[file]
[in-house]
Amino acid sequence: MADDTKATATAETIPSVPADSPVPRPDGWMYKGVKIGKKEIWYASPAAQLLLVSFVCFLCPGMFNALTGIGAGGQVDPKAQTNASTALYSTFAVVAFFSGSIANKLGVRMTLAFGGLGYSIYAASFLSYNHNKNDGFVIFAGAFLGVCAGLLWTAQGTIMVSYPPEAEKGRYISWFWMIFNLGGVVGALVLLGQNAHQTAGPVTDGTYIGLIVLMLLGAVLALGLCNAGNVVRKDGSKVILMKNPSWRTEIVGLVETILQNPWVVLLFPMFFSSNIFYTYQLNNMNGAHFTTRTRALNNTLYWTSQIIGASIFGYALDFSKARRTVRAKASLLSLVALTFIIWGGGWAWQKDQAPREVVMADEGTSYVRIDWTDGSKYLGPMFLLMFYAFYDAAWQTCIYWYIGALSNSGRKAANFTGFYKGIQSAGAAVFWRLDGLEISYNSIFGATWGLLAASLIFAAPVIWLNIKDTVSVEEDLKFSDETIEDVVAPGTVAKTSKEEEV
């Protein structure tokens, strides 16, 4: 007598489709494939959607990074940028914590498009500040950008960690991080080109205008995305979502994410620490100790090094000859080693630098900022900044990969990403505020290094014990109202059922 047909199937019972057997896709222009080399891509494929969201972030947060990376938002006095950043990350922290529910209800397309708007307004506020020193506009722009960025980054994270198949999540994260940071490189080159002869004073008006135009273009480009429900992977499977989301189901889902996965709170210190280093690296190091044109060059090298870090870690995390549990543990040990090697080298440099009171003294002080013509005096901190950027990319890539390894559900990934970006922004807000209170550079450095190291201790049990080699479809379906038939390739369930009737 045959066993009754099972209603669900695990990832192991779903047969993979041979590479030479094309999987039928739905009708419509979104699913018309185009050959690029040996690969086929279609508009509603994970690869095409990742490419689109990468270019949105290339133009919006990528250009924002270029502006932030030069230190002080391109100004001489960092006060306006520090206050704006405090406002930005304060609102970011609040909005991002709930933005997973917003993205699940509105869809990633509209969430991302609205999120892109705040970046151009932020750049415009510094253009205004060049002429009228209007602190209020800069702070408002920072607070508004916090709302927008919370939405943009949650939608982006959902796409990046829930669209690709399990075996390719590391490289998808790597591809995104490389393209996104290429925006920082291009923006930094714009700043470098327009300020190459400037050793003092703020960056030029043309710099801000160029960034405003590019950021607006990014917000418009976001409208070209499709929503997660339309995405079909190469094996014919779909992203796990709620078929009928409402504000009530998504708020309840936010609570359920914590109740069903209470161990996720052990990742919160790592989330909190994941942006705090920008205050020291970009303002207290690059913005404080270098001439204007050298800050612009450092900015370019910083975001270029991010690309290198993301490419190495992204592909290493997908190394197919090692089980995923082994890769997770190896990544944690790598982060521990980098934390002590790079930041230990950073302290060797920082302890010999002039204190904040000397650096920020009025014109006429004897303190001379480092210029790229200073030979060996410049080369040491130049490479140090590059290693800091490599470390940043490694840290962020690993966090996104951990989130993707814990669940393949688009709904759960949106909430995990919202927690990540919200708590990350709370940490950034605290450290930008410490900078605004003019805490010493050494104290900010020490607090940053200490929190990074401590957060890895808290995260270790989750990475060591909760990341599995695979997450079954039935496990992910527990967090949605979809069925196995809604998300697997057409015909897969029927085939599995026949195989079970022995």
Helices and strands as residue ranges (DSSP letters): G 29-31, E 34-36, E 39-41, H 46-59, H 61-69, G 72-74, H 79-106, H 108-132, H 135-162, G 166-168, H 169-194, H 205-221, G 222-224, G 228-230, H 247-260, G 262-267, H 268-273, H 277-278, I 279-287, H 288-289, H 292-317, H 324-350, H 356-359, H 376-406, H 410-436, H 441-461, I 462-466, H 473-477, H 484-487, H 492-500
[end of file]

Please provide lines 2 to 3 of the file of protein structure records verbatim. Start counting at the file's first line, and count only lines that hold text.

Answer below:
Amino acid sequence: MADDTKATATAETIPSVPADSPVPRPDGWMYKGVKIGKKEIWYASPAAQLLLVSFVCFLCPGMFNALTGIGAGGQVDPKAQTNASTALYSTFAVVAFFSGSIANKLGVRMTLAFGGLGYSIYAASFLSYNHNKNDGFVIFAGAFLGVCAGLLWTAQGTIMVSYPPEAEKGRYISWFWMIFNLGGVVGALVLLGQNAHQTAGPVTDGTYIGLIVLMLLGAVLALGLCNAGNVVRKDGSKVILMKNPSWRTEIVGLVETILQNPWVVLLFPMFFSSNIFYTYQLNNMNGAHFTTRTRALNNTLYWTSQIIGASIFGYALDFSKARRTVRAKASLLSLVALTFIIWGGGWAWQKDQAPREVVMADEGTSYVRIDWTDGSKYLGPMFLLMFYAFYDAAWQTCIYWYIGALSNSGRKAANFTGFYKGIQSAGAAVFWRLDGLEISYNSIFGATWGLLAASLIFAAPVIWLNIKDTVSVEEDLKFSDETIEDVVAPGTVAKTSKEEEV
């Protein structure tokens, strides 16, 4: 007598489709494939959607990074940028914590498009500040950008960690991080080109205008995305979502994410620490100790090094000859080693630098900022900044990969990403505020290094014990109202059922 047909199937019972057997896709222009080399891509494929969201972030947060990376938002006095950043990350922290529910209800397309708007307004506020020193506009722009960025980054994270198949999540994260940071490189080159002869004073008006135009273009480009429900992977499977989301189901889902996965709170210190280093690296190091044109060059090298870090870690995390549990543990040990090697080298440099009171003294002080013509005096901190950027990319890539390894559900990934970006922004807000209170550079450095190291201790049990080699479809379906038939390739369930009737 045959066993009754099972209603669900695990990832192991779903047969993979041979590479030479094309999987039928739905009708419509979104699913018309185009050959690029040996690969086929279609508009509603994970690869095409990742490419689109990468270019949105290339133009919006990528250009924002270029502006932030030069230190002080391109100004001489960092006060306006520090206050704006405090406002930005304060609102970011609040909005991002709930933005997973917003993205699940509105869809990633509209969430991302609205999120892109705040970046151009932020750049415009510094253009205004060049002429009228209007602190209020800069702070408002920072607070508004916090709302927008919370939405943009949650939608982006959902796409990046829930669209690709399990075996390719590391490289998808790597591809995104490389393209996104290429925006920082291009923006930094714009700043470098327009300020190459400037050793003092703020960056030029043309710099801000160029960034405003590019950021607006990014917000418009976001409208070209499709929503997660339309995405079909190469094996014919779909992203796990709620078929009928409402504000009530998504708020309840936010609570359920914590109740069903209470161990996720052990990742919160790592989330909190994941942006705090920008205050020291970009303002207290690059913005404080270098001439204007050298800050612009450092900015370019910083975001270029991010690309290198993301490419190495992204592909290493997908190394197919090692089980995923082994890769997770190896990544944690790598982060521990980098934390002590790079930041230990950073302290060797920082302890010999002039204190904040000397650096920020009025014109006429004897303190001379480092210029790229200073030979060996410049080369040491130049490479140090590059290693800091490599470390940043490694840290962020690993966090996104951990989130993707814990669940393949688009709904759960949106909430995990919202927690990540919200708590990350709370940490950034605290450290930008410490900078605004003019805490010493050494104290900010020490607090940053200490929190990074401590957060890895808290995260270790989750990475060591909760990341599995695979997450079954039935496990992910527990967090949605979809069925196995809604998300697997057409015909897969029927085939599995026949195989079970022995």